Bob Dylan may be the Charlie Chaplin of rock & roll. Both men are regarded as geniuses by their entire audience. Both were proclaimed revolutionaries for their early work and subjected to exhaustive attack when later works were thought to be inferior. Both developed their art without so much as a nodding glance toward their peers. Both are multitalented: Chaplin as a director, actor, writer and musician; Dylan as a recording artist, singer, songwriter, prose writer and poet. Both superimposed their personalities over the techniques of their art forms. They rejected the peculiarly 20th century notion that confuses the advancement of the techniques and mechanics of an art form with the growth of art itself. They have stood alone.
When Charlie Chaplin was criticized, it was for his direction, especially in the seemingly lethargic later movies. When I criticize Dylan now, it’s not for his abilities as a singer or songwriter, which are extraordinary, but for his shortcomings as a record maker. Part of me believes that the completed record is the final measure of a pop musician’s accomplishment, just as the completed film is the final measure of a film artist’s accomplishments. It doesn’t matter how an artist gets there — Robert Johnson, Woody Guthrie (and Dylan himself upon occasion) did it with just a voice, a song and a guitar, while Phil Spector did it with orchestras, studios and borrowed voices. But I don’t believe that by the normal criteria for judging records — the mixture of sound playing, singing and words — that Dylan has gotten there often enough or consistently enough.
Chaplin transcended his lack of interest in the function of directing through his physical presence. Almost everyone recognizes that his face was the equal of other directors’ cameras, that his acting became his direction. But Dylan has no one trait — not even his lyrics — that is the equal of Chaplin’s acting. In this respect, Elvis Presley may be more representative of a rock artist whose raw talent has overcome a lack of interest and control in the process of making records.
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Presley is the only rock artist whose records have consistently failed to list a producer. When they are great, they represent the triumph of his natural ability over everything that surrounds him — songs, musicians, recording equipment. We remember him, not the record. He creates the illusion that he can do anything he wants to, but never has to be more than he is. It is enough that he sounds like Elvis Presley. Even at his worst, his records sound complete. He defines himself.
For many years I believed that Dylan could do that too. But for many more I doubted it. Through Blonde on Blonde, Dylan’s originality as a performer, singer, songwriter and presence haunted a generation — and had an incalculable effect on my own life. But while Elvis Presley never had to rely on anything but himself to see himself through, Dylan needs his specific talents to make himself felt. Since Blonde on Blonde they haven’t served him well enough to compensate for his indifference to the process of making records. And in retrospect, it now seems clear that indifference has marred much of his work.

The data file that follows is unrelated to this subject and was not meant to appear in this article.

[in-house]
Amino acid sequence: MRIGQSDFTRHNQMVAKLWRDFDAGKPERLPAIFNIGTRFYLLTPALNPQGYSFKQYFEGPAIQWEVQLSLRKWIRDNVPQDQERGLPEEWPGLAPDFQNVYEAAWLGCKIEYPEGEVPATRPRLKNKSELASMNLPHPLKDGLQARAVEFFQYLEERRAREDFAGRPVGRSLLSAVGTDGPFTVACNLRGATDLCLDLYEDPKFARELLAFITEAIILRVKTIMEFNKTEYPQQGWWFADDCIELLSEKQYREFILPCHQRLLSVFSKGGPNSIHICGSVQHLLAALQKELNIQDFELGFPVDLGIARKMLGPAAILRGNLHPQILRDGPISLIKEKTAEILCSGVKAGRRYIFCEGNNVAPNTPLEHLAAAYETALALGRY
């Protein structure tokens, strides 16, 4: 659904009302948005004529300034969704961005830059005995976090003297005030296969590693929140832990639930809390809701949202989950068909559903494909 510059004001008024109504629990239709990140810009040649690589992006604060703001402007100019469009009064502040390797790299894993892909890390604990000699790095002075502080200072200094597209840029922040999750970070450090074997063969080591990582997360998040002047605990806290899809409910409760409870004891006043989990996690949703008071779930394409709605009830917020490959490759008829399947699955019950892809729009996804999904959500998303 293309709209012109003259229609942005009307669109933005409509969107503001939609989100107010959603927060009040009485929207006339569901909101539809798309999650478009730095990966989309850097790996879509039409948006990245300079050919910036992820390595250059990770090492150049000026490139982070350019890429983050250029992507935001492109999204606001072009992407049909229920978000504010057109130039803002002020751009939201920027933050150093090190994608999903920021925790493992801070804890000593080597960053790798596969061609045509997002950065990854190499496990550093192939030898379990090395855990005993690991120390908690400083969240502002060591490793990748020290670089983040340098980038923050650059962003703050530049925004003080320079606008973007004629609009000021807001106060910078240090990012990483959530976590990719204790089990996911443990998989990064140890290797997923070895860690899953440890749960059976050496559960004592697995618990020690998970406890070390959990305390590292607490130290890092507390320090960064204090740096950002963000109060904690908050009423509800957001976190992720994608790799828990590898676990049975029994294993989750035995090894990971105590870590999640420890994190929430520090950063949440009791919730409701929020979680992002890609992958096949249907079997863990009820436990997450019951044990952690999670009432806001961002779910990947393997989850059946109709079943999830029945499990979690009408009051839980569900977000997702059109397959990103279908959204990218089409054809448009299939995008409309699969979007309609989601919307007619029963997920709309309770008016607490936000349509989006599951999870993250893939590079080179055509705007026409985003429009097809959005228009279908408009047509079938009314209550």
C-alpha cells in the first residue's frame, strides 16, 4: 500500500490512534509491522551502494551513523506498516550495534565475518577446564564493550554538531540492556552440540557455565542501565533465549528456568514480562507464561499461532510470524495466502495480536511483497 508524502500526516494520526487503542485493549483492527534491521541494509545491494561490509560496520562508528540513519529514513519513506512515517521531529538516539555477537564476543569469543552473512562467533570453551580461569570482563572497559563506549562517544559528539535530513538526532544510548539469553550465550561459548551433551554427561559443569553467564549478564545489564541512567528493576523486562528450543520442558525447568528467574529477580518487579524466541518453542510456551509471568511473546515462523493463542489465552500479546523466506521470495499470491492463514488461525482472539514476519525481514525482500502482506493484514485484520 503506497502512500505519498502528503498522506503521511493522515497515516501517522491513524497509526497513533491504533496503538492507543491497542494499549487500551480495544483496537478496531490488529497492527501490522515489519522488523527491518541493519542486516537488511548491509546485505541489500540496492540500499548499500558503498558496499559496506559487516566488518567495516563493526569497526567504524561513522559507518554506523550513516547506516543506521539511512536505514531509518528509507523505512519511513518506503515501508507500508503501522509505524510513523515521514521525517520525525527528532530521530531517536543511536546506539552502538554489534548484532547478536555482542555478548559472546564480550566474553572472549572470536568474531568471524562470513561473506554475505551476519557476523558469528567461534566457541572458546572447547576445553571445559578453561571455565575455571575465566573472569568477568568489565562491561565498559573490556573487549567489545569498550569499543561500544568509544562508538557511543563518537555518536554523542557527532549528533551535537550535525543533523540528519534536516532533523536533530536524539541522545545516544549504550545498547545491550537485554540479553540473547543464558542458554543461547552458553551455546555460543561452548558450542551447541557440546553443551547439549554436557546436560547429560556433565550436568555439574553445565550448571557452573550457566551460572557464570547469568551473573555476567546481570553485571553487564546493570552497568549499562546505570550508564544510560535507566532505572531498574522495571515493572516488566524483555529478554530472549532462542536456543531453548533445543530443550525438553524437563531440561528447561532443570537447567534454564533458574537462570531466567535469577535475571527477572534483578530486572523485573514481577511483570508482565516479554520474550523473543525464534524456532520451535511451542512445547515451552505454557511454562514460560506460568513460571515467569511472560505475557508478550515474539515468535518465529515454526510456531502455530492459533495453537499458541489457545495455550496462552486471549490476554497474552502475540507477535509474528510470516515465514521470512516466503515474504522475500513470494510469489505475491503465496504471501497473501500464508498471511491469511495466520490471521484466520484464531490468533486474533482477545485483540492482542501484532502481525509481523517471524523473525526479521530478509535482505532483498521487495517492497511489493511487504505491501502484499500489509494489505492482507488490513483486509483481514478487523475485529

Dylan has often said that his goal in the studio is to catch the feeling and the way he does that best is by keeping things simple: light rehearsal, a few takes and on to the next song. The artist knows how he works best, so there may be no alternative. But the shortcomings of the approach must be noted. Dylan’s electric albums have often been pointlessly sloppy, sometimes badly recorded and not nearly as good as some of the material warranted. To me, Planet Waves sounds like nothing so much as a rough draft of an unfinished work, a sketch of planned painting, something to be worked on, not released.
When Dylan recorded by himself, there was something primitively satisfying about his voice-guitar-harmonica performances that made even the weakest cuts on the four purely acoustic albums sound finished. But he produced his craziest and greatest work with rock bands and I think his reputation will finally stand or fall on the basis of what he has done with them.
As a rock artist there were times when he so charged a recording session with the power of his words and voice that nothing else mattered. Coincidentally (perhaps not) these usually took place when the accompaniment was at least adequate and sometimes brilliant. I’m thinking of such personal favorites as “She Belongs to Me,” “Like a Rolling Stone,” “It Takes a Lot to Laugh, It Takes a Train to Cry,” “Highway 61 Revisited,” “Just like Tom Thumb’s Blues,” a good half of Blonde on Blonde, the singles “Positively 4th Street” and “Can You Please Crawl out Your Window?,” the “Basement Tapes” and Albert Hall bootlegs, “All along the Watchtower” “Down along the Cove” and “I’ll Be Your Baby Tonight,” on John Wesley Harding, “Sign on the Window” and “Went to See the Gypsy” (and maybe another two from New Morning) and a matter of taste — but the Band itself has never sounded more lifeless and colorless. The best music on that album doesn’t hold a candle to the worst music on The Band, let alone anything so majestic as “The Weight,” “King Harvest” or “Stage Fright.”
To bring it all back home: The paradox of Bob Dylan’s reputation is that he is regarded as our greatest rock artist without having made the records — the completed works — that should support that reputation. When compared to people who are thought (usually mistakenly so, in my view) to have made their records in the same natural, unproduced style in which he has made his, I find him wanting: He has made no single cut to equal Elvis Presley’s “Mystery Train,” Chuck Berry’s “Johnny B. Goode,” Jerry Lee Lewis’s “Breathless,” Little Richard’s “Long Tall Sally.” If compared to the records of musicians whose work is thought to owe its quality to production, I find him wanting: He’s made no single record to equal the Ronettes’ “Be My Baby” or Martha and the Vandellas’ “Heat Wave.” If compared to contemporary rock & roll bands, I find him wanting: He’s made nothing to equal the Beach Boys’ “Don’t Worry Baby,” the Who’s “My Generation” or the Rolling Stones’ “Satisfaction” (or “Get Off My Cloud” or “Tumbling Dice”). If compared to the trash-rock of the bar lounges, I find him wanting: He’s made no records to equal Gary (U.S.) Bonds’s “Quarter to Three” or Joey Dee and the Starliters’ “Peppermint Twist.”